• 2 D-Shaped locking carabiners
  • 2 Non-locking carabiners
  • 1 Pair expedition style gaiters (ensure fit over your boots)
  • Neck gaiter
  • Ski goggles (optional)
  • Climbing helmet (optional)
  • 4 seasons Sleeping bag (Optional/we can provide one if you need it but is to be returned after the trek)
  • Duffel or Rucksack bag or suitcase (We will provide one complimentary ACE duffel bag for you to keep.)
  • Daypack
  • Down Jacket (Optional/we can provide if you need one but is to be returned after the trek)
Upper Body - Head / Ears / Eyes
  • Shade hat or baseball cap – some people drape a bandana down the back of their head and then put a baseball cap on to hold it in place. This can be a flexible alternative while keeping the sun off your ears and neck.
  • Warm wool or synthetic hat that covers your ears.
  • Balaclava – lightweight, thinner variety.
  • Glacier glasses-100% UV protection with side shields and a hard-sided storage case (i.e. Julbo or Cebe). This is to protect your eyes from the stronger rays of the sun due to the thinner atmosphere which can cause a painful condition known as snow blindness. Regular sunglasses are not sufficient. If you wear prescription glasses, speak to your doctor about prescription glacier glasses, perhaps with transitional lenses.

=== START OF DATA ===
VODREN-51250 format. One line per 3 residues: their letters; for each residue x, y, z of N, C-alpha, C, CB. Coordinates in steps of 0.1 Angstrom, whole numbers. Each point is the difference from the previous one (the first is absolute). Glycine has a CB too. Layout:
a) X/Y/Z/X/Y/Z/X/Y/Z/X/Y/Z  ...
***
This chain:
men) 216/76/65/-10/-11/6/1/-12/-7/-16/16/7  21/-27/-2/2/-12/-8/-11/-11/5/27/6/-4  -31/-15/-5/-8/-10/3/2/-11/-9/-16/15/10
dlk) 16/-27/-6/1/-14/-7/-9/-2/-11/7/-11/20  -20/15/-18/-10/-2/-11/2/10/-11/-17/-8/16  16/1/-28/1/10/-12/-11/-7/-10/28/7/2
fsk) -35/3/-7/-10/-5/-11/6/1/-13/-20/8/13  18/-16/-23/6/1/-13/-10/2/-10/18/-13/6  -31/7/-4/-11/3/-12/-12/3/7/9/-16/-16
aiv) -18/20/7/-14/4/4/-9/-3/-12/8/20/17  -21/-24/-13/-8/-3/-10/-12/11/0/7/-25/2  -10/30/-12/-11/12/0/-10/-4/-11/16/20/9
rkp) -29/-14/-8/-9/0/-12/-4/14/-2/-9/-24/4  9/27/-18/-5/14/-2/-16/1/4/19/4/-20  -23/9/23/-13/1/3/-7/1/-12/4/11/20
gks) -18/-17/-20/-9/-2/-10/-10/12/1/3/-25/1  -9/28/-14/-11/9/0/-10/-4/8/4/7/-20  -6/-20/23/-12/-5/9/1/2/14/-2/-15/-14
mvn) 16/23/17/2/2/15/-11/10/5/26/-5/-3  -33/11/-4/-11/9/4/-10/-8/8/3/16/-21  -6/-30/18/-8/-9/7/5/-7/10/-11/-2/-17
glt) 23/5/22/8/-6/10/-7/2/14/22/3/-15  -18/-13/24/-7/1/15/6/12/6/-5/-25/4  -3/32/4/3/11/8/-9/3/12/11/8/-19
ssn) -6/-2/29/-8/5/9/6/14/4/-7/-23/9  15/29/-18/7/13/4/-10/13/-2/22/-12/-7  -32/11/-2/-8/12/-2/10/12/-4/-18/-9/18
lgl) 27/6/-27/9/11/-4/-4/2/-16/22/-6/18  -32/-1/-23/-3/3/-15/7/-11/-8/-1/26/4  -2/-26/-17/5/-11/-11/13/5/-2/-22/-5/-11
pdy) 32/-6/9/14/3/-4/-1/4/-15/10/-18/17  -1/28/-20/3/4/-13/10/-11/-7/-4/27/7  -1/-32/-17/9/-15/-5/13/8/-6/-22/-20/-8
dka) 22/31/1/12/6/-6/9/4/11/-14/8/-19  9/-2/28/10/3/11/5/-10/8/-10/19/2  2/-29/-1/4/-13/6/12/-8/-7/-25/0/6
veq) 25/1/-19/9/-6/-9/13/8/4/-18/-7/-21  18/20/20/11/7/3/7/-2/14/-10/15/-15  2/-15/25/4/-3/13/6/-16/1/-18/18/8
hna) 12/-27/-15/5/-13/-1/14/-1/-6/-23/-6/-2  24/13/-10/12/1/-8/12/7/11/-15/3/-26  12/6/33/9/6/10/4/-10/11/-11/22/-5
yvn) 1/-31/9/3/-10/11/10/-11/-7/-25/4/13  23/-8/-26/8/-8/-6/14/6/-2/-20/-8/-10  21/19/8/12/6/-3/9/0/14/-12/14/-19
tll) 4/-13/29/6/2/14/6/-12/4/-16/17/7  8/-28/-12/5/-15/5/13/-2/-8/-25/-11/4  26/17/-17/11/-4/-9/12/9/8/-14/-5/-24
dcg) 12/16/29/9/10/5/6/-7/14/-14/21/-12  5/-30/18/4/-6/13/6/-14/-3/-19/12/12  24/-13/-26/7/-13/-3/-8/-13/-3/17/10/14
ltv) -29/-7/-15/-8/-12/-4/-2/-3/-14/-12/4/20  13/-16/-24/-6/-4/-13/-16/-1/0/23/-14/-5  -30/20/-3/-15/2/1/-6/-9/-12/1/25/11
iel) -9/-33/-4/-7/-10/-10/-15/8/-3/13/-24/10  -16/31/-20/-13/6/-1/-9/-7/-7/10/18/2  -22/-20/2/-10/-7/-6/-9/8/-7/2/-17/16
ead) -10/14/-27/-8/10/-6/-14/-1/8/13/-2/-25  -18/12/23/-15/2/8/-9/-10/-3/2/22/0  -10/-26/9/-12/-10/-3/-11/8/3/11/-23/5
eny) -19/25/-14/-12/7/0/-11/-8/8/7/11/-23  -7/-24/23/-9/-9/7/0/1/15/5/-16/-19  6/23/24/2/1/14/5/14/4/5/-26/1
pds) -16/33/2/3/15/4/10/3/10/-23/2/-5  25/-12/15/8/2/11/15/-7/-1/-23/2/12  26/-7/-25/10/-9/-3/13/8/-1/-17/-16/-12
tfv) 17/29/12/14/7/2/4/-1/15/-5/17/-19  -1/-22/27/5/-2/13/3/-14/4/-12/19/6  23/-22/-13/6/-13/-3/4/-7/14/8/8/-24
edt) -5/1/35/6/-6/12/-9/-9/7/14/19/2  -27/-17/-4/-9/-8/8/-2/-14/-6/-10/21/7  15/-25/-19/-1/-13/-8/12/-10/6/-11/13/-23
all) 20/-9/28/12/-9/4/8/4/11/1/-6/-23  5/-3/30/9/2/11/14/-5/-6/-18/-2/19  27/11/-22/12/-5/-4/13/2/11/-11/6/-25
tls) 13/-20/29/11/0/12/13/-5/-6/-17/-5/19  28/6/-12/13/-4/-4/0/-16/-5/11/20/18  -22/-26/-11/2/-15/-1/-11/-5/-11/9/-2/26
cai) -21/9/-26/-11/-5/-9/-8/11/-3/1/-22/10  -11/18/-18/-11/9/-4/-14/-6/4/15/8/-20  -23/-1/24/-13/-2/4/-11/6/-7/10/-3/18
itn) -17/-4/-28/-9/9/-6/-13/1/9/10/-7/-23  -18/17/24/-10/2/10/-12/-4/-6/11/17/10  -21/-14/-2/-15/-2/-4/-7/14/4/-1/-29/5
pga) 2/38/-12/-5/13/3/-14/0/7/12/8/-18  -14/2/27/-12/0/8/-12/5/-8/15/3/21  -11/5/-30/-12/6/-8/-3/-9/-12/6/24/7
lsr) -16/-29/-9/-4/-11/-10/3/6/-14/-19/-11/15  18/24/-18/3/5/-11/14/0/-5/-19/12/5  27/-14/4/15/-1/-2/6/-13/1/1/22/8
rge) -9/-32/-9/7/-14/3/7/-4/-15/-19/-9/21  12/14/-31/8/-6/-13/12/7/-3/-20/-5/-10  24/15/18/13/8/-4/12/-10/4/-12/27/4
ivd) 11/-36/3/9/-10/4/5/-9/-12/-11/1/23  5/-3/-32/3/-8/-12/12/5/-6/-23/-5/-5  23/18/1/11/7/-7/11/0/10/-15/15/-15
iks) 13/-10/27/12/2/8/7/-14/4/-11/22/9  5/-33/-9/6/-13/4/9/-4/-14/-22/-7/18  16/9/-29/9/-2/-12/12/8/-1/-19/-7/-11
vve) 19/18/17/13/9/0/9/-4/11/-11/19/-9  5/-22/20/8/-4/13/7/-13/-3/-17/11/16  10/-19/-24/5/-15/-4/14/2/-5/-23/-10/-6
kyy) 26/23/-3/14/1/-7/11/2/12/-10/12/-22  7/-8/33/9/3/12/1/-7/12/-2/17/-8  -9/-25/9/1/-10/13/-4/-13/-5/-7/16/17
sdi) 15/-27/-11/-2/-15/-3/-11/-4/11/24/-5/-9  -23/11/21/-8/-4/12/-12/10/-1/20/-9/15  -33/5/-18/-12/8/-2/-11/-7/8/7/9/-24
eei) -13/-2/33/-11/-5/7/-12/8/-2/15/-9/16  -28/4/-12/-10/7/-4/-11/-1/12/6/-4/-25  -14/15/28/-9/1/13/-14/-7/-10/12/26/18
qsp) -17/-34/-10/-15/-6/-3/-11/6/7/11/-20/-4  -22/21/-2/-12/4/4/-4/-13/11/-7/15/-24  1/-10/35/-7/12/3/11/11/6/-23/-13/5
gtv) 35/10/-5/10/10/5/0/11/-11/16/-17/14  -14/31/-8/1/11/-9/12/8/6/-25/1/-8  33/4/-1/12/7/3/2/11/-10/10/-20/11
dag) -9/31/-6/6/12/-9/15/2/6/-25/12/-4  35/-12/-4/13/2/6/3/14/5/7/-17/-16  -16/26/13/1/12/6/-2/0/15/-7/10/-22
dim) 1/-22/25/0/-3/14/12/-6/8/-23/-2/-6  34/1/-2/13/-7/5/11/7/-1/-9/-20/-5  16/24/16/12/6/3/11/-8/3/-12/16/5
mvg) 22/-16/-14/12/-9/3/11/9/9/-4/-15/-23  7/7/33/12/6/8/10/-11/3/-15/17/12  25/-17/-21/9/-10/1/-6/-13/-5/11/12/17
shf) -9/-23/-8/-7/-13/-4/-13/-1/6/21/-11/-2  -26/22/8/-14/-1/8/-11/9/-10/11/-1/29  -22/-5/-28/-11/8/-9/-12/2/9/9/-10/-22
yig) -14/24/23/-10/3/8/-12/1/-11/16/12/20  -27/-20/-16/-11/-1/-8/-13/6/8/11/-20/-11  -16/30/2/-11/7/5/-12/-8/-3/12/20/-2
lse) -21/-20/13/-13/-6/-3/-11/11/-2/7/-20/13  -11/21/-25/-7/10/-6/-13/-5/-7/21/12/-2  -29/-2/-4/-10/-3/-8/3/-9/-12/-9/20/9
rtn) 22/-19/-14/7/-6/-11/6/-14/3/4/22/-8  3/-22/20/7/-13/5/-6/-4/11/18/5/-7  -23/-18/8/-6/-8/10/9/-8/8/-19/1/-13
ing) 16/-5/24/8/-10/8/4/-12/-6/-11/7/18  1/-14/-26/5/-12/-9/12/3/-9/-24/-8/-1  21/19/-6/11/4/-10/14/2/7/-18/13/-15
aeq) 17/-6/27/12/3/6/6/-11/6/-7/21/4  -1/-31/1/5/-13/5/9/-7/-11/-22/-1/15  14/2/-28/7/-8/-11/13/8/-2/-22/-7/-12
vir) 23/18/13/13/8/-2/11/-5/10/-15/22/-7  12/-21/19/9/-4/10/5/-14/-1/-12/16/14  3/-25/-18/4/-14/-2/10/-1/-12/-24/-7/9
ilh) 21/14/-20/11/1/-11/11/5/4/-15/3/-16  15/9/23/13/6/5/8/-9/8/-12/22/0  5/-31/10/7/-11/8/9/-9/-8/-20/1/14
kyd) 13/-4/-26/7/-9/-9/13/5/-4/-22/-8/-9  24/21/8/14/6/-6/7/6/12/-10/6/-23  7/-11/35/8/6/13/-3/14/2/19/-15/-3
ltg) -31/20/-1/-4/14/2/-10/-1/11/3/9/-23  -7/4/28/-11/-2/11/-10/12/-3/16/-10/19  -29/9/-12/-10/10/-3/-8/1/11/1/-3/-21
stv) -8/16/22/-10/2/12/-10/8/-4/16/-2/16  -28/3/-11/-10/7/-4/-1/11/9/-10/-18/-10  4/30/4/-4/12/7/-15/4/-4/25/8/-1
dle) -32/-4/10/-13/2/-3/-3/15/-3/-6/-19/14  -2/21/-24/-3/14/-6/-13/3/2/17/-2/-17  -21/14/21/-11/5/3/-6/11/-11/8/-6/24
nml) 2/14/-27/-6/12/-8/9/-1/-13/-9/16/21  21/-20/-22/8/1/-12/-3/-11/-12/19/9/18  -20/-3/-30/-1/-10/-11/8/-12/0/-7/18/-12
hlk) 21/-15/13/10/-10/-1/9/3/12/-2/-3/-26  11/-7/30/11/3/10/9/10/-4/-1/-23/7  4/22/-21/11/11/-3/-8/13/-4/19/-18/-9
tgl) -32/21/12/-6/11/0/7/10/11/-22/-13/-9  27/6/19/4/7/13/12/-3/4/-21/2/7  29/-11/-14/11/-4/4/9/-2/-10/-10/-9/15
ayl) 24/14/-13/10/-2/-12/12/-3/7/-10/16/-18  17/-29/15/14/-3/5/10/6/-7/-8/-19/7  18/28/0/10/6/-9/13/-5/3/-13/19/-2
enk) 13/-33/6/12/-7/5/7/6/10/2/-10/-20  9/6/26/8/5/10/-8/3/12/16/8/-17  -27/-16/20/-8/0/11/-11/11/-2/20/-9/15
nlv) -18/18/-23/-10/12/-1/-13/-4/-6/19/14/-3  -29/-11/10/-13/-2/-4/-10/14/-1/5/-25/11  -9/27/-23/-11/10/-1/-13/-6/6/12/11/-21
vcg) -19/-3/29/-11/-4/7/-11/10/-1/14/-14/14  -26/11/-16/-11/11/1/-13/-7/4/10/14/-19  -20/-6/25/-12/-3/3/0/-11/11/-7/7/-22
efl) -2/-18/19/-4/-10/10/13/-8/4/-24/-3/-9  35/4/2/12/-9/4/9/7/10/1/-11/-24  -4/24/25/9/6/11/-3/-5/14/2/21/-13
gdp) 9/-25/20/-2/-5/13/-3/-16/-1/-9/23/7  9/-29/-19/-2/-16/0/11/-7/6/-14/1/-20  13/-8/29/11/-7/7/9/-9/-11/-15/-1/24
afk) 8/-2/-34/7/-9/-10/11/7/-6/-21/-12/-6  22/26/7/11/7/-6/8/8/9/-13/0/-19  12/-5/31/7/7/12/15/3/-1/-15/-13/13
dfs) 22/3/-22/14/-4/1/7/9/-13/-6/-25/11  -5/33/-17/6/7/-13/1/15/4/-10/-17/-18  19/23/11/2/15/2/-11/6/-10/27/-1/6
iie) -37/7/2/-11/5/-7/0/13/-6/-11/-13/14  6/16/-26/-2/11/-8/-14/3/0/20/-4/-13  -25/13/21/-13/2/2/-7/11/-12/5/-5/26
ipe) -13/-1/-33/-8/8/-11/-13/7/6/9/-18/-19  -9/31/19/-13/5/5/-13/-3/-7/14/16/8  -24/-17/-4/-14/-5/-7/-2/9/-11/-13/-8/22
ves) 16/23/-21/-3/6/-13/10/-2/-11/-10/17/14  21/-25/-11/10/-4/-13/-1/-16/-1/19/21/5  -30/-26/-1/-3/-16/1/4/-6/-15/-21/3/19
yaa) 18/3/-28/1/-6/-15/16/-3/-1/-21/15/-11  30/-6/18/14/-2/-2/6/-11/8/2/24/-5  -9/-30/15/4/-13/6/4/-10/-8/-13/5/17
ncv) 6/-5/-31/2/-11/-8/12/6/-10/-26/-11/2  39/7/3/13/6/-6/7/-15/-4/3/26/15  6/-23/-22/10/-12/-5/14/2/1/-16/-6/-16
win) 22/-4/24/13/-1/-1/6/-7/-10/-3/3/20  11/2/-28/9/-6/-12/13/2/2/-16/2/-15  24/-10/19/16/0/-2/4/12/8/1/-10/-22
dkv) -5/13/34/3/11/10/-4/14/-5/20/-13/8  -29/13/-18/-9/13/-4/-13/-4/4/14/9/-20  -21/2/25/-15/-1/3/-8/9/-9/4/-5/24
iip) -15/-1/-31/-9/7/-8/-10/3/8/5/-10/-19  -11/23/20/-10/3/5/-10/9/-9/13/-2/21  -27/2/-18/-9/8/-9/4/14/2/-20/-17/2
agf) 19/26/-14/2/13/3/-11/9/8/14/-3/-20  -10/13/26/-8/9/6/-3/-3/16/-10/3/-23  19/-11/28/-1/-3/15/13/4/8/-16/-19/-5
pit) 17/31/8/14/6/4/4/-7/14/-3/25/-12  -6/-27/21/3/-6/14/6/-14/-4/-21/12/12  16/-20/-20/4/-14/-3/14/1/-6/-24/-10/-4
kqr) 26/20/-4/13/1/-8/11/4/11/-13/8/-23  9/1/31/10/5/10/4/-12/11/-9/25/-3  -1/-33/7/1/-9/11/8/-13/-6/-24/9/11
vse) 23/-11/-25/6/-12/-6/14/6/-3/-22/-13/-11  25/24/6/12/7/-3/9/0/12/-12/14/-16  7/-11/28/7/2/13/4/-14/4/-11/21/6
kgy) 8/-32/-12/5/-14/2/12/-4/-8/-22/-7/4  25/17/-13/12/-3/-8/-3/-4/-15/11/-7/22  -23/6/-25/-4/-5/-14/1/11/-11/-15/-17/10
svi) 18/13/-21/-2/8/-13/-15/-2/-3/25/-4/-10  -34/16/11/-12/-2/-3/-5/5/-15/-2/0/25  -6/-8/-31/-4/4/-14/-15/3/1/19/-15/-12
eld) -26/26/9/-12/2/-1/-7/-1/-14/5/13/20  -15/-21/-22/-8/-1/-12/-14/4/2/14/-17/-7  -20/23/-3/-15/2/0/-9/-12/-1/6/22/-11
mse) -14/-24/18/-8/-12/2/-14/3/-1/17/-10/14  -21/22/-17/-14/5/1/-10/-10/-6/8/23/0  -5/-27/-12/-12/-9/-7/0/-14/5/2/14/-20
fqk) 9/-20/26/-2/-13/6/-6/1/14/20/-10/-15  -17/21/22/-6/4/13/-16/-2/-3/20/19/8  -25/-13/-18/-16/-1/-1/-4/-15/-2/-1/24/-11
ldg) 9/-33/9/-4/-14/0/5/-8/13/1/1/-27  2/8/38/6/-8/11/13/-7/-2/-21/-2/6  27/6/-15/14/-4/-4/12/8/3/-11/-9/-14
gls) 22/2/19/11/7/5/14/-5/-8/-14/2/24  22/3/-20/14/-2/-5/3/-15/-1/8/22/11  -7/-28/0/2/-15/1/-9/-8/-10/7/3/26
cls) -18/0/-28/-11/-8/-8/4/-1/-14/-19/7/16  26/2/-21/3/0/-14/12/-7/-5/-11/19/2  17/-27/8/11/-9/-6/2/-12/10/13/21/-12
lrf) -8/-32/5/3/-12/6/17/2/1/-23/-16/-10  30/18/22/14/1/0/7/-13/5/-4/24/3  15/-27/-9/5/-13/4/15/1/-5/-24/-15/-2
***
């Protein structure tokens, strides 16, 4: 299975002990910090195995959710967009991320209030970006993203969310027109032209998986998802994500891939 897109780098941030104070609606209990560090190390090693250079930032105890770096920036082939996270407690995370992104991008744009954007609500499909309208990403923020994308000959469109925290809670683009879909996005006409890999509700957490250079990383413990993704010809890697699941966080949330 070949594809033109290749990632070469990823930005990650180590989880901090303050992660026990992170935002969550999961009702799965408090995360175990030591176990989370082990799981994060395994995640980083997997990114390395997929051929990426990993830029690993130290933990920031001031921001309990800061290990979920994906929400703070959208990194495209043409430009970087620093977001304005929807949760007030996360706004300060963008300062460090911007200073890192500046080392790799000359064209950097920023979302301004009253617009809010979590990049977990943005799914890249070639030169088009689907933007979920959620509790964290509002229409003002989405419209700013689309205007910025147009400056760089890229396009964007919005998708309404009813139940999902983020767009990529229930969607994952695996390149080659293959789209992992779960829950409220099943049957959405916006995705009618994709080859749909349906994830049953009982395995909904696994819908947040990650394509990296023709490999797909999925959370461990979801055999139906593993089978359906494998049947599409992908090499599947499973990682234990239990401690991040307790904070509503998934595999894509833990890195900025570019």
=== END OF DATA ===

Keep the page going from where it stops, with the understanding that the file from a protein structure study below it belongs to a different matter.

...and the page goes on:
• Headlamp – Black Diamond and Petzl both make several good ones. Make sure to bring extra batteries and that they are lithium batteries so that they will last in the colder temperatures. These are indispensable for getting around at night, reading, etc. so, don’t go cheap here.
  • Some people like ear-muffs; These are optional; a good hat, balaclava, and hooded jacket should really be sufficient, but this is a personal choice for some people (optional).
  • A neck warmer is another piece of gear for extra warmth if you feel you will need it (optional).
  • 1 pair liner gloves, thin wool or synthetic, useful alone on mild days or as a layer inside other gloves / mitts for additional warmth.
  • 1 pair warm gloves (heavier fleece or wool).
  • 1 pair shell gloves or mitts; Gore-Tex is preferred for keeping hands dry.
  • Instant hand warmers are always nice in a pinch, but really shouldn’t be necessary on the trek. Bringing appropriate hand protection as recommended above, should be sufficient (optional).
Core Body
  • T-shirts (2).
  • Light and expedition weight thermal tops.
  • Fleece jacket or pullover.
  • Fleece Wind-Stopper jacket (optional).
  • Waterproof (preferably breathable fabric) shell jacket.
  • 2 women sports bras, Synthetic, no cotton!
Lower Body – Legs
  • 2 pairs nylon hiking shorts – Quick drying type, not cotton!
  • Underwear, stay away from cotton (4).